Yet another turnover also was another example of how an Irish team has leaned sometimes almost too heavily on freshmen. The Irish have been bad with the ball because they’ve played so young.
“We have a lot of young guys that are trying to find their role and find out where they need to be aggressive, where they need to be conscious,” said fifth-year power forward Garrick Sherman. “It’s just a learning experience and we’re going through some growing pains.”
McDonald’s basket put the Tar Heels up six, but it may as well have been 26.
“It almost kind of sets the tone for the half,” Brey said. “That’s really bothering me because we’ve been so good with the ball here.
“If there’s one thing to point to, that’s been a dagger for us.”
The Irish have a veteran guard in Eric Atkins, a veteran wing in Pat Connaughton and a veteran low-post presence in Sherman. All are captains. But all that experience hasn’t been nearly enough to help the Irish be better with the ball. The more the three have tried to make something good happen, the more bad surfaces with a strip, a fumbled pass, another strip, another turnover.
“I don’t know,” said Connaughton. “I hope if I knew that we’d be able to limit it a little bit. It’s just a matter of doing the things we do, not trying to overdo it.”
That might mean simplifying the offense. There have been too many times where it’s up to Atkins or Connaughton or Sherman to do something as the other two guys on the floor simply stand and watch. That’s left the Irish easy to defend and open to turnovers.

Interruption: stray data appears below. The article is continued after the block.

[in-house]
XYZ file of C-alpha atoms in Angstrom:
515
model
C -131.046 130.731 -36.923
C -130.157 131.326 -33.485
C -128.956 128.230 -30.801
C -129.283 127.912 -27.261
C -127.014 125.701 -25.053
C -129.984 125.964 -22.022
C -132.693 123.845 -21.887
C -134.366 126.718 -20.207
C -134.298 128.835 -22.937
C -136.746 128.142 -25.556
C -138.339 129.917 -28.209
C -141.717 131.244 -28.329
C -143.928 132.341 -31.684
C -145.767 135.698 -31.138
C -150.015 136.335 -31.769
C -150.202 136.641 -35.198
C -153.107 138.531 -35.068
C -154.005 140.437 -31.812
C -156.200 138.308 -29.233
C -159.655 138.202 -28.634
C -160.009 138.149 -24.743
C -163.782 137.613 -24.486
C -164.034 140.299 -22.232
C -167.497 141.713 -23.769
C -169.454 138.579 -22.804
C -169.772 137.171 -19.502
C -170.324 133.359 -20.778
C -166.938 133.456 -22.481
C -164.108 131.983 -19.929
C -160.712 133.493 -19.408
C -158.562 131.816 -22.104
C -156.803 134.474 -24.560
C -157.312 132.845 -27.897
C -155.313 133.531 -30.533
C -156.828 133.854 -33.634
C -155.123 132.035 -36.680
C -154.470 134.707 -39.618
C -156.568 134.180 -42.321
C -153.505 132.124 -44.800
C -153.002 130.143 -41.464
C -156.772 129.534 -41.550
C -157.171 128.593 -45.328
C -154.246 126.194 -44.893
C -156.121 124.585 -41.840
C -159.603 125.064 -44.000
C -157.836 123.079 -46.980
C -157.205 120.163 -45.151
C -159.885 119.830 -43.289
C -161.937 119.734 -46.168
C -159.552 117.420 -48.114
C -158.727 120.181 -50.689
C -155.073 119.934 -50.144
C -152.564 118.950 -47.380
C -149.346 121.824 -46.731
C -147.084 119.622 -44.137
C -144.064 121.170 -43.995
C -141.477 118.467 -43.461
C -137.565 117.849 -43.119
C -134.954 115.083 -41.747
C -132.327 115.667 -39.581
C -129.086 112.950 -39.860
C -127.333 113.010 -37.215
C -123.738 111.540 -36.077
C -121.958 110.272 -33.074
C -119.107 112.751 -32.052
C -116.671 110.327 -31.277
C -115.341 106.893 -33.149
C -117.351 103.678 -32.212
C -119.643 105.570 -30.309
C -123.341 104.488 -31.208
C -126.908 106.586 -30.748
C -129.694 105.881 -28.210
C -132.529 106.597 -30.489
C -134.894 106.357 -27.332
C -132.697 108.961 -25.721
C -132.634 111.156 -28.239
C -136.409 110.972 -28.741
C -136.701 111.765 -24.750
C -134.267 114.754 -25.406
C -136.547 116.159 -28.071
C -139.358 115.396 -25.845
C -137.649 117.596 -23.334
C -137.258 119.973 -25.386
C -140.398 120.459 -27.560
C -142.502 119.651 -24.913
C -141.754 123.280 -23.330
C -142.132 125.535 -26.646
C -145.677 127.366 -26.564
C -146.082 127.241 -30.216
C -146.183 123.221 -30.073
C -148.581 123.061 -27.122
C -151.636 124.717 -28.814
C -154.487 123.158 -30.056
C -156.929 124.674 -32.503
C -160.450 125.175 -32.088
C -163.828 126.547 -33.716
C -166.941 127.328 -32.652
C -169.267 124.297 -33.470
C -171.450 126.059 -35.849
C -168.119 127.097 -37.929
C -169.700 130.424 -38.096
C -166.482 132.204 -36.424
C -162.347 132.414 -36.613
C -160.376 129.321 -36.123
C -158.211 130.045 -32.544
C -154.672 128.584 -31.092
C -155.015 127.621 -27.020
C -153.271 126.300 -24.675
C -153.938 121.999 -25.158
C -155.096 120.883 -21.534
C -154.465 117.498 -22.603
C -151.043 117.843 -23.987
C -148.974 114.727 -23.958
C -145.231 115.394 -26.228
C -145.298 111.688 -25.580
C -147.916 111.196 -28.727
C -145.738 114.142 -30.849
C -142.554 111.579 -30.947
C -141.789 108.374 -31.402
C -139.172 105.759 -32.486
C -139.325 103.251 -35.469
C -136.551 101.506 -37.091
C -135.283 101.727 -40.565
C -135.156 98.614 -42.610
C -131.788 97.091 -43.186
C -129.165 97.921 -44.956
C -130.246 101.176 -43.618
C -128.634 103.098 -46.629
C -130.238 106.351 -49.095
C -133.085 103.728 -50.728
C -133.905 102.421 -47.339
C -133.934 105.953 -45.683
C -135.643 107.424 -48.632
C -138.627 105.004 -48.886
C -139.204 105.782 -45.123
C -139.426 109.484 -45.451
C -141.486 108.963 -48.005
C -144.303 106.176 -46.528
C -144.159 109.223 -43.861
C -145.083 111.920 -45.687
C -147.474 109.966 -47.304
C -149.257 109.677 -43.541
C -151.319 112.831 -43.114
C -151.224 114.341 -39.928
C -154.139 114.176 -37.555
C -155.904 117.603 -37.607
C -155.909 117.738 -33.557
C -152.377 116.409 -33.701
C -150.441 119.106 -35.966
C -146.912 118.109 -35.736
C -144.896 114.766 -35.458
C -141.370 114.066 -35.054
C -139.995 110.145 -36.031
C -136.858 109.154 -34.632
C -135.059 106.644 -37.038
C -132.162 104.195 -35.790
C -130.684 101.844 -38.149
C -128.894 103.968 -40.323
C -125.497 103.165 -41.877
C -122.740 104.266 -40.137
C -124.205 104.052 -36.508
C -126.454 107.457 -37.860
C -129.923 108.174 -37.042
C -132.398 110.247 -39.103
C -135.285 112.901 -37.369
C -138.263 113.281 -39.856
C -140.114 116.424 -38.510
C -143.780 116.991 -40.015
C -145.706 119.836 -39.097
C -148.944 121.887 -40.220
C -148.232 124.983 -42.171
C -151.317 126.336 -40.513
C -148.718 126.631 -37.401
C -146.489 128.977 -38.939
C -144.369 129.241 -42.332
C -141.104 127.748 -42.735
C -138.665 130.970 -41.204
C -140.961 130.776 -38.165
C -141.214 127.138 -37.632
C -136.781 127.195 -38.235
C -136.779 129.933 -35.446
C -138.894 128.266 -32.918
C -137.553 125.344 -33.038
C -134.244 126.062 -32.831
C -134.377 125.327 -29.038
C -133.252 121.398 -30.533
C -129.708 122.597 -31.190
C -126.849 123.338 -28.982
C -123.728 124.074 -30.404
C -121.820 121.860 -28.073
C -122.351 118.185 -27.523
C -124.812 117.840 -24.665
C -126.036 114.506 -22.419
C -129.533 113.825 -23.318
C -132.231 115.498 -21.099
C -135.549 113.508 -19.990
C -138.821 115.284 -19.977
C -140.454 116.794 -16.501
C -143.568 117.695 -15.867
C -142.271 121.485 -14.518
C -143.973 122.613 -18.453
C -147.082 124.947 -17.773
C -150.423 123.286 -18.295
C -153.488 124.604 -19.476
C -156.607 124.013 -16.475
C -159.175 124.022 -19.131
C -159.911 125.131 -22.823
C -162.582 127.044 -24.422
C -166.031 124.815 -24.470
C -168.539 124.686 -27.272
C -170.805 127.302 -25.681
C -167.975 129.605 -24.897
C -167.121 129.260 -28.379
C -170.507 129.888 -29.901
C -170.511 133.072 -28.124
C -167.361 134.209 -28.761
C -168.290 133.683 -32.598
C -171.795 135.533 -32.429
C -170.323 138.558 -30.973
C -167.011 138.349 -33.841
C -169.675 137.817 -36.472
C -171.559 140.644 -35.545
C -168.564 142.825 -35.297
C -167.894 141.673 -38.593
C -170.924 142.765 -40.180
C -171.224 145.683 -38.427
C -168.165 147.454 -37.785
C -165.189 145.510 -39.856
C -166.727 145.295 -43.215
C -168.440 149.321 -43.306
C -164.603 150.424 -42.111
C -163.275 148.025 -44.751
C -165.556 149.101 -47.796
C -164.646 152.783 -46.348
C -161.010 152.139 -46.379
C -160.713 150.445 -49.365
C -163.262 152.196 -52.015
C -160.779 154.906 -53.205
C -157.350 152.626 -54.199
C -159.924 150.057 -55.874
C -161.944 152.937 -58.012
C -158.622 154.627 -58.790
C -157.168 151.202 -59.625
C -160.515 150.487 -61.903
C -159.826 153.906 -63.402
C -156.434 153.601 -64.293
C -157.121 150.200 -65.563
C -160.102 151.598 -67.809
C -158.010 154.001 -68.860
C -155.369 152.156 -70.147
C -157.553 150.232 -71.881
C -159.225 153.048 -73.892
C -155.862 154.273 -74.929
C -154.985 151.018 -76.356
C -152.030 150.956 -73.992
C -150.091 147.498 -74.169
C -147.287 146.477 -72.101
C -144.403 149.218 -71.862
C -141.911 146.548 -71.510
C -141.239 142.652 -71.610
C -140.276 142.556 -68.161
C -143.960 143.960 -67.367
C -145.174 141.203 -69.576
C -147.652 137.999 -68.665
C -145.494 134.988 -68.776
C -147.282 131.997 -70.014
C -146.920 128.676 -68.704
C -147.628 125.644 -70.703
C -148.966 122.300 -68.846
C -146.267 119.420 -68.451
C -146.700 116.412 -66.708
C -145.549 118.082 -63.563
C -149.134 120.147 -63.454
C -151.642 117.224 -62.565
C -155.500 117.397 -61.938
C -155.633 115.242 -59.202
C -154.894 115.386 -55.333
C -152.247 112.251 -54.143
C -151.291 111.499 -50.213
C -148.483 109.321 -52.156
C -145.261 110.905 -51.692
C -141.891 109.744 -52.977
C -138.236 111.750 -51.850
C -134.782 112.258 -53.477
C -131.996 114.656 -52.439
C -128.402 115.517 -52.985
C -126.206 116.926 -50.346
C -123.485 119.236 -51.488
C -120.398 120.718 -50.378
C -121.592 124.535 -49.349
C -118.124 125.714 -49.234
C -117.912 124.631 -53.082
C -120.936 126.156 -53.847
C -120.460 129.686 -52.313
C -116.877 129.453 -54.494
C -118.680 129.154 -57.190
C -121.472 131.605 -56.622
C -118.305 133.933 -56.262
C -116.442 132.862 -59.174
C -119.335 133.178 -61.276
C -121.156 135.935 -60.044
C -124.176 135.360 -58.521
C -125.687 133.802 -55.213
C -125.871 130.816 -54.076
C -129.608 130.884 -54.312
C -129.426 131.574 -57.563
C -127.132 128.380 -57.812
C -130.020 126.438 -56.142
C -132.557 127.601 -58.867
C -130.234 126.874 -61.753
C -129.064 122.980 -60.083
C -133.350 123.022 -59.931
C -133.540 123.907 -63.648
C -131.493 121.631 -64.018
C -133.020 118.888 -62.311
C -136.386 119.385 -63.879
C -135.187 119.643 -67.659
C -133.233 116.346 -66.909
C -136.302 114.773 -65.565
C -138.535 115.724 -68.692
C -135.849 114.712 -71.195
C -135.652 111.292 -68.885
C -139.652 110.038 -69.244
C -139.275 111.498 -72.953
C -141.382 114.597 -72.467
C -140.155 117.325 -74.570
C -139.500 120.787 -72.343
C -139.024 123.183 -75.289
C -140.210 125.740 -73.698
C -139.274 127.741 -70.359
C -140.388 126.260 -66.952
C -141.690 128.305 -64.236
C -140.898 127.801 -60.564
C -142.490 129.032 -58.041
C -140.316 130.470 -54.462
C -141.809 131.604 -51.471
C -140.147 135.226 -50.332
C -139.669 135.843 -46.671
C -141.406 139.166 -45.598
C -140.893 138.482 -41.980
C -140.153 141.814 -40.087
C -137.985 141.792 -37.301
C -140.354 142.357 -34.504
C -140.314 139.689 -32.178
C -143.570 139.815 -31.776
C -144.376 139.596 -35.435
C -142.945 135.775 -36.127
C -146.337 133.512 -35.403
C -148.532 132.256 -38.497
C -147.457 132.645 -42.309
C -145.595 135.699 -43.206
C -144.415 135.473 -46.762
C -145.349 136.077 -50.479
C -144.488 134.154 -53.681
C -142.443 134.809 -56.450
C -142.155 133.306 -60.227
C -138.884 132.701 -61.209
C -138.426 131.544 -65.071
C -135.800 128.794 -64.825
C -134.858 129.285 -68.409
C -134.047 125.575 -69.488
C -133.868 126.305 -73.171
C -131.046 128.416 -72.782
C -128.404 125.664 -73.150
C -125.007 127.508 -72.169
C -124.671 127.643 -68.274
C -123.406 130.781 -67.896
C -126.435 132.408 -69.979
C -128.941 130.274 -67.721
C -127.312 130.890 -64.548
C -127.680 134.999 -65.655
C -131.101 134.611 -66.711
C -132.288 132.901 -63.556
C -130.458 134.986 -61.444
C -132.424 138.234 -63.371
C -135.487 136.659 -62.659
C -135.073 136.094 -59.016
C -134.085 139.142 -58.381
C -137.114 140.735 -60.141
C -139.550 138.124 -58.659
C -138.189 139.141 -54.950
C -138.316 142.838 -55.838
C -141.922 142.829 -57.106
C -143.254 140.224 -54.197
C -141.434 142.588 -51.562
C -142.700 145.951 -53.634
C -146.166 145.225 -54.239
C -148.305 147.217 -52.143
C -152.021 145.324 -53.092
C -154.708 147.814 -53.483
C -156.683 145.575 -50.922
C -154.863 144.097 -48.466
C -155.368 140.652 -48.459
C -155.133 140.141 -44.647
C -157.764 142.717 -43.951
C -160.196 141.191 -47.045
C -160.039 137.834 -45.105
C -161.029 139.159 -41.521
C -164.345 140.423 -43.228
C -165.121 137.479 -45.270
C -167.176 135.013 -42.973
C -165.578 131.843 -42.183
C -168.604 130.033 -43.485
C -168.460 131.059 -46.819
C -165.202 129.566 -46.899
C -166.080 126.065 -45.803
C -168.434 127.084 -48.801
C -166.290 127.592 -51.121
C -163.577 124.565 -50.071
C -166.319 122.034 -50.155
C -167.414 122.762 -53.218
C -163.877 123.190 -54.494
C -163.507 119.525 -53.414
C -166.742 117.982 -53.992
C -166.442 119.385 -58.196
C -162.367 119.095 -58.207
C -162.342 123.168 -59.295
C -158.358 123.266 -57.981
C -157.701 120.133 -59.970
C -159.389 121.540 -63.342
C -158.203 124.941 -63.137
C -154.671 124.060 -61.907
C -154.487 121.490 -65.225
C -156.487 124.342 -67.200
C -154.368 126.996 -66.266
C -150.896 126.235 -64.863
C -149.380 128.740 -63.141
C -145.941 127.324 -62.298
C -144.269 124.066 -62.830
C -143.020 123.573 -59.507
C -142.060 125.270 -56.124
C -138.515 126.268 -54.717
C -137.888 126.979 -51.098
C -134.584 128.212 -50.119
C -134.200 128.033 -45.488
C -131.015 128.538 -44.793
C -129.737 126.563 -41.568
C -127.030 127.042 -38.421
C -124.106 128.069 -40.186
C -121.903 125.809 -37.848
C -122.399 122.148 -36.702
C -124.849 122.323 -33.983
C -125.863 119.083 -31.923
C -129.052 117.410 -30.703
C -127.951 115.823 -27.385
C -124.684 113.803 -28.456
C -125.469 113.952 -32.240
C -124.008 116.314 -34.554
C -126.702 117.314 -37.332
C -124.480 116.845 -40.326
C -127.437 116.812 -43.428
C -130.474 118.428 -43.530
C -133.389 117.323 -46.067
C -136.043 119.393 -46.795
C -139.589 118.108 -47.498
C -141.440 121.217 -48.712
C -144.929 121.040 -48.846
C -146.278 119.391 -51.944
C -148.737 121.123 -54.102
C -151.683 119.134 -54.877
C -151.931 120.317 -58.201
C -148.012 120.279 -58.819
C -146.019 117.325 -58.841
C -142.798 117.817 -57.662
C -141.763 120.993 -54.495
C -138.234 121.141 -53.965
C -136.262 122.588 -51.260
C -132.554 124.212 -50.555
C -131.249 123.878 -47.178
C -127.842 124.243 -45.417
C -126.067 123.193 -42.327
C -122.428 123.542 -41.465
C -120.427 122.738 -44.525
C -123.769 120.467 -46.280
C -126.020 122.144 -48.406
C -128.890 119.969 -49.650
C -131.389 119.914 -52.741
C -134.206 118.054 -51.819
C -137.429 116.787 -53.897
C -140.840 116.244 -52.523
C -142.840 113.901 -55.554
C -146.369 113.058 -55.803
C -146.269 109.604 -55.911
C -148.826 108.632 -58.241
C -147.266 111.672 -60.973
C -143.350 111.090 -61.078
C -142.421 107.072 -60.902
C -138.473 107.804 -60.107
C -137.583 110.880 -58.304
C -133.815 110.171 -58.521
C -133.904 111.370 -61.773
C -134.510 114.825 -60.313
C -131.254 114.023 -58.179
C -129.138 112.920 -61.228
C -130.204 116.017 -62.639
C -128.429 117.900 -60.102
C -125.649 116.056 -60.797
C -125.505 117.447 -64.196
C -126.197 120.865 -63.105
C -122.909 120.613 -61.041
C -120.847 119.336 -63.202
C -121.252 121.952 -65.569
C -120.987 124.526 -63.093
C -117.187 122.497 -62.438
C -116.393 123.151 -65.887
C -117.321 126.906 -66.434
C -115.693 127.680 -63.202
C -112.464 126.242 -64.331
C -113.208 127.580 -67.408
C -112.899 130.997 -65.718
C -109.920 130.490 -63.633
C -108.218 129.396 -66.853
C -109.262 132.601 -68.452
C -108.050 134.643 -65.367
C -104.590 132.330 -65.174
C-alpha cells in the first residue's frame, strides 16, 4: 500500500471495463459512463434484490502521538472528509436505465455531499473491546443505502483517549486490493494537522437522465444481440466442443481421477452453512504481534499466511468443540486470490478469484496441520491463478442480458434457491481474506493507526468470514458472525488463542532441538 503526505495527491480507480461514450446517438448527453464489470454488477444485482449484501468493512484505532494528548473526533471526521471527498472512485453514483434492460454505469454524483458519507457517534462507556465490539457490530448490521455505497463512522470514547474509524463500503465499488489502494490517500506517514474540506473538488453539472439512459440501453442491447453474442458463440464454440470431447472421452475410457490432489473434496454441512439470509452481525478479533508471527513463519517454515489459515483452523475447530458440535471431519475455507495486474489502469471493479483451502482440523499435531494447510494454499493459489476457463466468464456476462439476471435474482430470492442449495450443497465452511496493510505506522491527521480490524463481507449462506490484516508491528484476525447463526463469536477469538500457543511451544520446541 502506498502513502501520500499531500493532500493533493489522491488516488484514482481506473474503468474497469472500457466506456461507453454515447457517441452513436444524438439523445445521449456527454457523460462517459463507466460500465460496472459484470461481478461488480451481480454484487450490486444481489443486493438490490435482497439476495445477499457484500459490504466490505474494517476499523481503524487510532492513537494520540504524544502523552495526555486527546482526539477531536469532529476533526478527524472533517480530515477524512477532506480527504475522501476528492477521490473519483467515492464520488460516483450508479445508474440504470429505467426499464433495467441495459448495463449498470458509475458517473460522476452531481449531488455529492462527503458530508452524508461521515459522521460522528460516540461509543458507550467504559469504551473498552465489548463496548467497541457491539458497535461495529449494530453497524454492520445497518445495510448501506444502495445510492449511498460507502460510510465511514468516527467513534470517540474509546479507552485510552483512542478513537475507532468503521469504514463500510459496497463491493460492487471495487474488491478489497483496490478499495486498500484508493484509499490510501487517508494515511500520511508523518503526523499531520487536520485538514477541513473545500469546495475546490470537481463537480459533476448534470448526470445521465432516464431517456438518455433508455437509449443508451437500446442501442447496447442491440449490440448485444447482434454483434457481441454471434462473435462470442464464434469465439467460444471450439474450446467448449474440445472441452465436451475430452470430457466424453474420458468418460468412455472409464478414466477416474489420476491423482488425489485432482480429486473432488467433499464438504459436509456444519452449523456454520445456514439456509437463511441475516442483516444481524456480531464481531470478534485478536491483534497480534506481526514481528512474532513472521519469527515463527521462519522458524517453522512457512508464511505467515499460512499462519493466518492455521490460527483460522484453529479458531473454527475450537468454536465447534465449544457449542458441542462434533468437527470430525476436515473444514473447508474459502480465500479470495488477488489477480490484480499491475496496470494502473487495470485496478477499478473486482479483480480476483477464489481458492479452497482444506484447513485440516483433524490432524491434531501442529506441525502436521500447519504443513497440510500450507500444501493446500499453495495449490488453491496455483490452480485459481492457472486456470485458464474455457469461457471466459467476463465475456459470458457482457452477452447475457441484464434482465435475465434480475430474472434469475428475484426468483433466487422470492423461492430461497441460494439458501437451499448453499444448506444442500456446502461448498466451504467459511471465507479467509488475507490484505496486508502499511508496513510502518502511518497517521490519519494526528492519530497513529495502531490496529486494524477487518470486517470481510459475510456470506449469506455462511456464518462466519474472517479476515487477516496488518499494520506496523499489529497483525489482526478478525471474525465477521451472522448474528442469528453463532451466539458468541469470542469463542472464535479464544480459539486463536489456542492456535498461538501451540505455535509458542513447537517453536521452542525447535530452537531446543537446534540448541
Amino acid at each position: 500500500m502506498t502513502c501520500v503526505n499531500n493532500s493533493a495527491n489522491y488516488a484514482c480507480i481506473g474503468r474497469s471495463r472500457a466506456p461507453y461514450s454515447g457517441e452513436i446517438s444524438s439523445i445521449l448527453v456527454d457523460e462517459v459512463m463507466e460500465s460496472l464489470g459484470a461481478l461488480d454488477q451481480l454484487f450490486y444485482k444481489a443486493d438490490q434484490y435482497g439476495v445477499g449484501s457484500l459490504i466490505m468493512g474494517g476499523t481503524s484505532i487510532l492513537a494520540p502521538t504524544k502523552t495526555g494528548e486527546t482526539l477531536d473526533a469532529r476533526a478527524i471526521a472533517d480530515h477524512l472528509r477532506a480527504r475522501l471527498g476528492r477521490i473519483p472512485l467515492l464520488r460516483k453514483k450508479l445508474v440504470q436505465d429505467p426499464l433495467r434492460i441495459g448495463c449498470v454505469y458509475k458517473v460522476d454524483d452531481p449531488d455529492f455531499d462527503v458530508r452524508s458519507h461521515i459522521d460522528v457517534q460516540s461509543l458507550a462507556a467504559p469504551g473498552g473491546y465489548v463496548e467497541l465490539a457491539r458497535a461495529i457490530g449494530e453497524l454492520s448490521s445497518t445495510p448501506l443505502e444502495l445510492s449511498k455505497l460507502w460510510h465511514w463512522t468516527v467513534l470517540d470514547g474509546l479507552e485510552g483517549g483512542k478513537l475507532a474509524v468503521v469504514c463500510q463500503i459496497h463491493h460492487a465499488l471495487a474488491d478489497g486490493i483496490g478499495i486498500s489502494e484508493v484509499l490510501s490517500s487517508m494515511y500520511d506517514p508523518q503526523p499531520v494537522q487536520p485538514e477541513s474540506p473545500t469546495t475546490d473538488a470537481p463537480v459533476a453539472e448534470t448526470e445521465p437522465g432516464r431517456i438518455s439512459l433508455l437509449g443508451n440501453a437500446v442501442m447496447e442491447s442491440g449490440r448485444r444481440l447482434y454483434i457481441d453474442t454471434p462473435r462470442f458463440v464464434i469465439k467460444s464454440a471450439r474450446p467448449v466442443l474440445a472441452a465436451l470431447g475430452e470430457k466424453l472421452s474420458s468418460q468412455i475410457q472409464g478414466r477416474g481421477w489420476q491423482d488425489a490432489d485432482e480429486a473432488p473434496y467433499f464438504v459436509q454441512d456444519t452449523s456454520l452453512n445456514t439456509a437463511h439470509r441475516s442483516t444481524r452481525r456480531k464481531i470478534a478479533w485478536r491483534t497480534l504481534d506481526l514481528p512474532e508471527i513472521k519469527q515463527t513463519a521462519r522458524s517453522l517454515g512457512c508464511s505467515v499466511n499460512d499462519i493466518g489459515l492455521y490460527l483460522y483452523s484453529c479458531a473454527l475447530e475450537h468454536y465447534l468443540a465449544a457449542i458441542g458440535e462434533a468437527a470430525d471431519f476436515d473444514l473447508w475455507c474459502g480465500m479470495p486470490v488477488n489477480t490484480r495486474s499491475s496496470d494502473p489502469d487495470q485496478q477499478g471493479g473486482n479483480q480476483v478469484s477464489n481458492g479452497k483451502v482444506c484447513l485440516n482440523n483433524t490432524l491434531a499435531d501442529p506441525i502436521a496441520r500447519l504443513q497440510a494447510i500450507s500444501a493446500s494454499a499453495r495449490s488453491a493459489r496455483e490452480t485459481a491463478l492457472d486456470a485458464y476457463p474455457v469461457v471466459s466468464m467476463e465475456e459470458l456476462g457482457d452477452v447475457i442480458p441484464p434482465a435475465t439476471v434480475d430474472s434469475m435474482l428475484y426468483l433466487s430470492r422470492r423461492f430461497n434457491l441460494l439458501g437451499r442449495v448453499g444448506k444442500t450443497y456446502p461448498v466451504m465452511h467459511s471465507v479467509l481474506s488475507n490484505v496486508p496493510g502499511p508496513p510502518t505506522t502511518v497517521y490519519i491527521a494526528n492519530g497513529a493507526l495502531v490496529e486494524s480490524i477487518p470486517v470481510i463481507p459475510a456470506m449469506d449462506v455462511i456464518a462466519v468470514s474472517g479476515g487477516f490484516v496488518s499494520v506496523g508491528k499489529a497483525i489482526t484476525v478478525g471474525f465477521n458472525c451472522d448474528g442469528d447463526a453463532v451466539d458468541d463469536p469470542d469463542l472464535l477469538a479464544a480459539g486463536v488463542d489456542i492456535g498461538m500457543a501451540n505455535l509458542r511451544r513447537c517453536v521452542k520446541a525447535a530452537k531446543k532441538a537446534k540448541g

“We’ve just got to move better, everyone, me included, move, cut and screen for each other,” Atkins said. “It seems like guys are just holding the ball way too long and then try to make a decision at the last second. It’s tough to do that.”
It’s also been tough to maintain any semblance of an offensive rhythm. There was a time during the Duke game when Notre Dame played beautiful basketball. The Irish moved. They cut. They passed. They screened. The Blue Devils had no answer.
The offense has since been a root canal. Nobody moves. Nobody cuts. Nobody looks for the extra pass. Assists and points have gone down, turnovers up. The Irish average 15.7 assists per game, but have failed to hit for at least that many in nine of 11 league games. Last year, the Irish averaged 16.8 assists per game, a number they hit in eight of their 18 regular-season league games.
They rank third in the league in overall scoring (73.9) but average 66.5 points in ACC play, which ranks seventh in the conference.
Notre Dame has been good in spurts – the second half of the Duke game, the first half at Maryland, the second half of last week’s near-miss at Syracuse and the first half Saturday – but cannot do it for 40 minutes.
“We really search for a rhythm offensively,” Brey said. “That’s hurt us more than anything since the ACC season has started.”
TNoie@SBTinfo.com 574-235-6153 Twitter: TNoie@NDInsider